There is growing interest in the use of diverse forage mixtures (also called herbal or multispecies leys) as a method of enhancing agricultural production while providing environmental benefits.
Why grow diverse forages?
Diverse forages offer multiple advantages to the farmer at a time when farm profits are falling and input prices are rising. Diverse leys include a mix of grasses, legumes and herbs and provide greater on-farm self-sufficiency through the properties outlined below:
Extended grazing season – growing more than one species means that growth habits overlap and swards yield earlier and later than a single-species ley
Nitrogen fixation – including legumes in a herbal ley takes nitrogen from the atmosphere and converts it into plant available nitrogen in the soil
Mineral mining – deep-rooting herbs bring up minerals such as calcium, magnesium and iron; this improves stock health and can have an impact on the health of people consuming animal products
Drought resistance – deep-rooting herbs and grasses tap into moisture deep in the soil, providing grazing during dry conditions
Parasite control – some herbs have anthelmintic properties, this means they reduce gut parasites (link to section)
Soil improvement – deep-rooting leys break up compacted soils and transfer carbon from the atmosphere to the soil, improving soil structure and moisture retention. More diversity in leys increases the diversity of soil biology, improving nutrient cycling (Enhancing soil biology).
Reading University, in partnership with Duchy College and Rothamsted Research, is running the Diverse Forages Project. This aims to research the suitability of diverse forage mixes for agricultural productivity and positive environmental impacts. The project will investigate forage quality, yield, nutritional value, species composition and soil properties from three forage mixes and a ryegrass control grown on a network of farms. This farm network will allow differences in management and local climate to be assessed, in order to understand how best to manage diverse forages.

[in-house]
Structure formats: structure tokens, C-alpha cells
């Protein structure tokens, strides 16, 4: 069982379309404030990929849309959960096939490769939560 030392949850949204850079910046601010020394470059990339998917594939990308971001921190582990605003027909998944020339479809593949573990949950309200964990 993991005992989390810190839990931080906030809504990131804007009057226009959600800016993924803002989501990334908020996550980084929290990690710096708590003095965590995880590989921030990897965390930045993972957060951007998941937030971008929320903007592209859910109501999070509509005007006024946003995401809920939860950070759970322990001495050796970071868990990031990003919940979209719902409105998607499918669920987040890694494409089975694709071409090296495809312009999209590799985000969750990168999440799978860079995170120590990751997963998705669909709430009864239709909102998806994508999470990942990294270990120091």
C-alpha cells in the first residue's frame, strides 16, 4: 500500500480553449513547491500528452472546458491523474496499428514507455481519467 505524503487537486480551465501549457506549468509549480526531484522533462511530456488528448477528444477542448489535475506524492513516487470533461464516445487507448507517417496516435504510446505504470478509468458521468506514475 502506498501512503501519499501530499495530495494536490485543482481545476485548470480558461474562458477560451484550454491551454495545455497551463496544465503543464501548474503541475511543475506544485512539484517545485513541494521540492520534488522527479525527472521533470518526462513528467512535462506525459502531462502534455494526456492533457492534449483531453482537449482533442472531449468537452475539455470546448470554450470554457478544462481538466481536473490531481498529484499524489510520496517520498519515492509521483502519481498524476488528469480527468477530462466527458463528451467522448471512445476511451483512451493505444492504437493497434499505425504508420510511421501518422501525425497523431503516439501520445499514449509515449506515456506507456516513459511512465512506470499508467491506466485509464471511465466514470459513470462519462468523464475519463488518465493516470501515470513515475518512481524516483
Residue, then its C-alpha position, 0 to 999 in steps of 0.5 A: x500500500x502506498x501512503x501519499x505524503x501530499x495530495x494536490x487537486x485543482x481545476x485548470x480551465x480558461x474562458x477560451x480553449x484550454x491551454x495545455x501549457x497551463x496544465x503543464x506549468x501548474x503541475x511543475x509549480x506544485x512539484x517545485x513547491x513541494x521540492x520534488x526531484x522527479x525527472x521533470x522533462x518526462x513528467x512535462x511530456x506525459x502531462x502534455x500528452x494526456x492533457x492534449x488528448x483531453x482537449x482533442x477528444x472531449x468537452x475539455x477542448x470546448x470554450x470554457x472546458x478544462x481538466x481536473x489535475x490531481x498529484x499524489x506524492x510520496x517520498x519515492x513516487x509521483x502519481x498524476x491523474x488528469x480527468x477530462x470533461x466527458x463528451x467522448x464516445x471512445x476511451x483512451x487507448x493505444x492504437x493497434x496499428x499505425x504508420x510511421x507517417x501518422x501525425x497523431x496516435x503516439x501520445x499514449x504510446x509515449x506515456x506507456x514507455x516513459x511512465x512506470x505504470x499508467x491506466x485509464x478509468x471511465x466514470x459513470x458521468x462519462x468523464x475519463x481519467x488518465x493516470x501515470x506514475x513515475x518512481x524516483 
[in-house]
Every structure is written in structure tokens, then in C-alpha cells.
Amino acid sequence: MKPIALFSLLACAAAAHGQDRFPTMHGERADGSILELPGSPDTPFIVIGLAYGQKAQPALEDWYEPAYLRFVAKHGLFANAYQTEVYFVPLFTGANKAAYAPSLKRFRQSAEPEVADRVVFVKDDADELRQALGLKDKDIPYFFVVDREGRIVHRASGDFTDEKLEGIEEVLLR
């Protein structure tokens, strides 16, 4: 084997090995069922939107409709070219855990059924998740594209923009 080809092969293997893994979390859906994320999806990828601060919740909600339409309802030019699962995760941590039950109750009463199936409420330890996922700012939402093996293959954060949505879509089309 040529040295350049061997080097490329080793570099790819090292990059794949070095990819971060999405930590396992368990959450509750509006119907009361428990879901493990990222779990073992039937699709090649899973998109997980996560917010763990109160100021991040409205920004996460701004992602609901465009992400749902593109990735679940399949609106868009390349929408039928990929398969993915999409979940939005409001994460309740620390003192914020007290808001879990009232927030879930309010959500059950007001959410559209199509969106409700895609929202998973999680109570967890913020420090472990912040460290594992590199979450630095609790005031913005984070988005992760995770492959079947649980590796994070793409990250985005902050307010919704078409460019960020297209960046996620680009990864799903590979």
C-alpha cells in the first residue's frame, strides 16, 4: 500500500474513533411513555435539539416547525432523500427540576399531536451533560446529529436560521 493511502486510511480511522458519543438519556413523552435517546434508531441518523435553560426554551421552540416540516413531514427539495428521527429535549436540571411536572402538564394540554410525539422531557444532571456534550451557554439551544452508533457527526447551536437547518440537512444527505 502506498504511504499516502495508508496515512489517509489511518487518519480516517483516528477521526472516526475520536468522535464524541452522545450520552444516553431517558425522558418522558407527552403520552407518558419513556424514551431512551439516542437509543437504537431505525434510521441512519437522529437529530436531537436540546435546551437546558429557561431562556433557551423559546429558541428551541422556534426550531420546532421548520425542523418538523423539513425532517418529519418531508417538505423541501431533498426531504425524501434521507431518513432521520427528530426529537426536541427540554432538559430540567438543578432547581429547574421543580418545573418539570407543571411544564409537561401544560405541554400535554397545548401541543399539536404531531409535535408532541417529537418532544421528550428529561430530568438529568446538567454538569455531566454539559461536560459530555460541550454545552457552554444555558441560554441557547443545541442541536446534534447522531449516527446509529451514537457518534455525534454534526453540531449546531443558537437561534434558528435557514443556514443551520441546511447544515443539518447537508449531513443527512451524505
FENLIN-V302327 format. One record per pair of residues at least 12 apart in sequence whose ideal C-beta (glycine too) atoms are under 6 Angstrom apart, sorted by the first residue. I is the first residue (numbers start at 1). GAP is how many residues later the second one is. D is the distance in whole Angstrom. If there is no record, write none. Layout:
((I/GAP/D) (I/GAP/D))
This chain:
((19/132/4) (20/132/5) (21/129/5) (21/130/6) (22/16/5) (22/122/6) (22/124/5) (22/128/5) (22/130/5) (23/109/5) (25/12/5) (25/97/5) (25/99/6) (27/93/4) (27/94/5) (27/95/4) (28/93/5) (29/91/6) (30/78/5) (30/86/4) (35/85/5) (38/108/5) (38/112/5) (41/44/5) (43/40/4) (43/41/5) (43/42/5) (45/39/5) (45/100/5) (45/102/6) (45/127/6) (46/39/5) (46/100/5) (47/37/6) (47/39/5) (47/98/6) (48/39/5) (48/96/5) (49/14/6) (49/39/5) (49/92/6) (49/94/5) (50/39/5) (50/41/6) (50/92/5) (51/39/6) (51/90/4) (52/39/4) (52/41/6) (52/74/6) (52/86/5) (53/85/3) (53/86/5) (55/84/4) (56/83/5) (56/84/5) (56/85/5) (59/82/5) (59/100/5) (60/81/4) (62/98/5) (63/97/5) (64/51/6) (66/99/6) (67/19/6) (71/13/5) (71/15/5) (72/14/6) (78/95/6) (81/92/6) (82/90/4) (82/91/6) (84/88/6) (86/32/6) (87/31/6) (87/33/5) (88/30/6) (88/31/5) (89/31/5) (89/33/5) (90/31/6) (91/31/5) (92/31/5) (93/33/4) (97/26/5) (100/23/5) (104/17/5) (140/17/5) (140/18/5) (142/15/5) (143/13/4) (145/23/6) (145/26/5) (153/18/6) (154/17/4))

Guide to Diverse Forage Species
For a detailed guide to forage species and how to grow them, see the Sustainable Forage Protein project. This summarises farm trials run by Aberystwyth and Bangor Universities, Waitrose, Germinal Seeds and Innovate UK.
Establishment and Management
Diverse forage mixtures tend to have small seeds and as a result require a fine seedbed. Seeds can be broadcast or shallow drilled and it is crucial to roll the seedbed thoroughly after planting.
Diverse forages are best managed through rotational or mob grazing, this leaves plenty of leaves and soil cover for fast regrowth. Set-stocking can lead to selective overgrazing, lowering the plant diversity of the sward.
Agri-tech Cornwall is running the “Toolkit of Multi-Species Swards” (TOMS) project through Duchy College and Rothamsted Research North Wyke. This will support the growing interest in multi-species leys by trialling mixes and management technique, with the aim of producing an online toolkit to help farmers make informed decisions.